Starting in the Spring of 2019, exactly 100 years after the foundation of Bauhaus, Het Nieuwe Instituut transforms into Neuhaus, a temporary transdisciplinary academy for more-than-human knowledge. For a period of four months, this ever-evolving learning environment takes over the institution, occupying and transforming its existing building and facilities, adding new ones, and opening them up - to co-create, co-own, share, and perform the Neuhaus programme of more-than-human knowledge.
NEUHAUS is a collective of human and non-human subjects
NEUHAUS is a spatial entity
NEUHAUS is a learning environment
NEUHAUS is an inclusive place
NEUHAUS is an environment that learns
NEUHAUS challenges perception, testing unexpected ways of accessing knowledge
NEUHAUS speaks non-verbal metaphors
NEUHAUS produces other knowledge in the age of reset
Neulab is an educational space or ‘making space’ where Neuhäusler of all ages can make, work with and investigate more-than-human knowledge.
In the Neulab, young artists and designers can themselves carry out research and develop projects around more-than-human knowledge. In addition, they can welcome other Neuhäusler, and involve them in their creative process. Topics for research could include: how can we work together with algae? Can we learn to speak chemical languages? How can virtual reality lead to greater empathy? The aim is to learn to see and design the world anew using cross-disciplinary, interdisciplinary and transdisciplinary tools and instruments.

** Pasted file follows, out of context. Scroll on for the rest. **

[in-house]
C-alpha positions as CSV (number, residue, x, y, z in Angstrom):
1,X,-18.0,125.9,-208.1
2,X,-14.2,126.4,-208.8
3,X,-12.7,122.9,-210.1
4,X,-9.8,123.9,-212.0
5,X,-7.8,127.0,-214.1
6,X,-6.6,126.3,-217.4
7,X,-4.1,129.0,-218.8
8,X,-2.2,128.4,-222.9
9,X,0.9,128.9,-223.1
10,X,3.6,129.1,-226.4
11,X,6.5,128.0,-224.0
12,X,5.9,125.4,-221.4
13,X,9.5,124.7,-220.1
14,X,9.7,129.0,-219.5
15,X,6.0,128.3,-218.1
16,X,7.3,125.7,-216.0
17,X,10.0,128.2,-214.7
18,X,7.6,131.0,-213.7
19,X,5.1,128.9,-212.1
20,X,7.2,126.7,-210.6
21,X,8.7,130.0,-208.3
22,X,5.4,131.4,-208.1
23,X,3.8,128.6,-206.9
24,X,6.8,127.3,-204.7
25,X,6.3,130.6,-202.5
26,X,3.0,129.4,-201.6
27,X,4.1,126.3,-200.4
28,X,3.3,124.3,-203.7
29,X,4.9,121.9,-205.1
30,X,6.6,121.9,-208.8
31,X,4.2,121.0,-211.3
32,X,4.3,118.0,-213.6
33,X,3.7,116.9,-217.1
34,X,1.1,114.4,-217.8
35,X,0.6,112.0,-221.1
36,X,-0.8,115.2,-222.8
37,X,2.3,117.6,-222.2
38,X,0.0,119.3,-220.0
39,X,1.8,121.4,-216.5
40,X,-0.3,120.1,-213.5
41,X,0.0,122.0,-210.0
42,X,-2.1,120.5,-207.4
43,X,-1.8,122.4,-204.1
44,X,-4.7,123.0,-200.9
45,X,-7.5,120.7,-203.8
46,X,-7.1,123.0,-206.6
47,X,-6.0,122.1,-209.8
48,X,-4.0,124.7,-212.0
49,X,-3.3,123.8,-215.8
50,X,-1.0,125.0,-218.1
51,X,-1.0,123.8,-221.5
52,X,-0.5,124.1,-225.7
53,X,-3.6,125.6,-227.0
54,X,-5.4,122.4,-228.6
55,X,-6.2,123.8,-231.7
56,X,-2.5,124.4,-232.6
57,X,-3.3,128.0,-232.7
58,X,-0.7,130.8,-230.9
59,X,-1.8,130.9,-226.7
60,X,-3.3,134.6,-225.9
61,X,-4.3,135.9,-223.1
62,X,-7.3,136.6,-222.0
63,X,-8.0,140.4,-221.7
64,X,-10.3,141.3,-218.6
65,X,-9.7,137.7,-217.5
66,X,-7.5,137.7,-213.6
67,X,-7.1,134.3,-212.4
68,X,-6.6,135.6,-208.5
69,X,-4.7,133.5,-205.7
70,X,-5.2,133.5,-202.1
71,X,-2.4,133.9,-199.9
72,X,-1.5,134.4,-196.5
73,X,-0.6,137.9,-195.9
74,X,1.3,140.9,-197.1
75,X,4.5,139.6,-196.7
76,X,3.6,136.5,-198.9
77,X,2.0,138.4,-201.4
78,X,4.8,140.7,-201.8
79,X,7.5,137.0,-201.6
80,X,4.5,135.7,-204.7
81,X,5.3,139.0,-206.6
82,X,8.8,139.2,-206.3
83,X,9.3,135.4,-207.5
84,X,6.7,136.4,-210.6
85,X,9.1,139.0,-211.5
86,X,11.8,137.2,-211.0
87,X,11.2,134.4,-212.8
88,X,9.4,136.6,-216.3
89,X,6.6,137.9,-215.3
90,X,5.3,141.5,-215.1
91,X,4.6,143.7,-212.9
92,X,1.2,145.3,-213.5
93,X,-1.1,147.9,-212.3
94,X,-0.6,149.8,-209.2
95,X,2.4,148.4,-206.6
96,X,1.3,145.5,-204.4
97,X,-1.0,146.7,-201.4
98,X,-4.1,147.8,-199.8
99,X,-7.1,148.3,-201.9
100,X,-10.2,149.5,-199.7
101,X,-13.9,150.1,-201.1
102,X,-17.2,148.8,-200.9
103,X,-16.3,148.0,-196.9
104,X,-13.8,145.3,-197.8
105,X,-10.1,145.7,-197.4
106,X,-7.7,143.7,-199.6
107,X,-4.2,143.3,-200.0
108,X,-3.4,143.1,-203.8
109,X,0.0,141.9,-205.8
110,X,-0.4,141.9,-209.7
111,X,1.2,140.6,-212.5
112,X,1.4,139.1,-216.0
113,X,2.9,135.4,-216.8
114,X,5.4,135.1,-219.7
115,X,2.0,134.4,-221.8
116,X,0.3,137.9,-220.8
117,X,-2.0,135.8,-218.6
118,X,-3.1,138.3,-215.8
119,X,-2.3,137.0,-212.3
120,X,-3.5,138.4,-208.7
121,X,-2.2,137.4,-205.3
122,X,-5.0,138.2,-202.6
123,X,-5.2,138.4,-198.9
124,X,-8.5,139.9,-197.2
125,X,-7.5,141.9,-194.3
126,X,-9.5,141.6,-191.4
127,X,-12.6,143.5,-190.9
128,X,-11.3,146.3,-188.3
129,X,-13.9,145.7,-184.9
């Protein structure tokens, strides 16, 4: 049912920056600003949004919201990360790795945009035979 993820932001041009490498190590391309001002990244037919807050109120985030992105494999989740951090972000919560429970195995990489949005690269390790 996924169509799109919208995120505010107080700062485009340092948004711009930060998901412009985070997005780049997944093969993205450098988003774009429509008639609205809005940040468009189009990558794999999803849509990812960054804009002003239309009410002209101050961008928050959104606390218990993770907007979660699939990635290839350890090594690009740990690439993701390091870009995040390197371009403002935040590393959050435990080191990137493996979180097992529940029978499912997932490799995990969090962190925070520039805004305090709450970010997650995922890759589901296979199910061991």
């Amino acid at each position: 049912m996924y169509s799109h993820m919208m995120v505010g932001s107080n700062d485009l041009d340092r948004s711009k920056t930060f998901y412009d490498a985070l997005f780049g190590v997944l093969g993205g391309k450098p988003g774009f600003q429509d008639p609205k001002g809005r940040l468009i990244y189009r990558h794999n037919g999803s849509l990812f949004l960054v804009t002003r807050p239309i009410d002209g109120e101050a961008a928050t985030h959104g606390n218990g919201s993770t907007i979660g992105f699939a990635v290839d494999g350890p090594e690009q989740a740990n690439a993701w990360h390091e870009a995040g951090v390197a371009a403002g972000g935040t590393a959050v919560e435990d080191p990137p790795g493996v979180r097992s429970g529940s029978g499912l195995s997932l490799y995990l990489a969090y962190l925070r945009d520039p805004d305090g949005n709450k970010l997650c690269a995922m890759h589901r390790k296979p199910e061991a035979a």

Come experiment with possibilities of co-producing a publication instantly – utilising an interactive publishing tool with our momentary zine. How does it work? You speak. It prints! With the help of speech to text technology the tool translates spoken word to text. Simultaneously an algorithm runs an automated image search, querying the spoken words and adding the images accordingly. The outcome: A printed publication.
The immediacy of the voice as the main content generator and the possibility of starting a dialogue with the technology serve as vehicle for participation – enabling conversations about unusual publishing methods and the (im)possibilities of automation processes.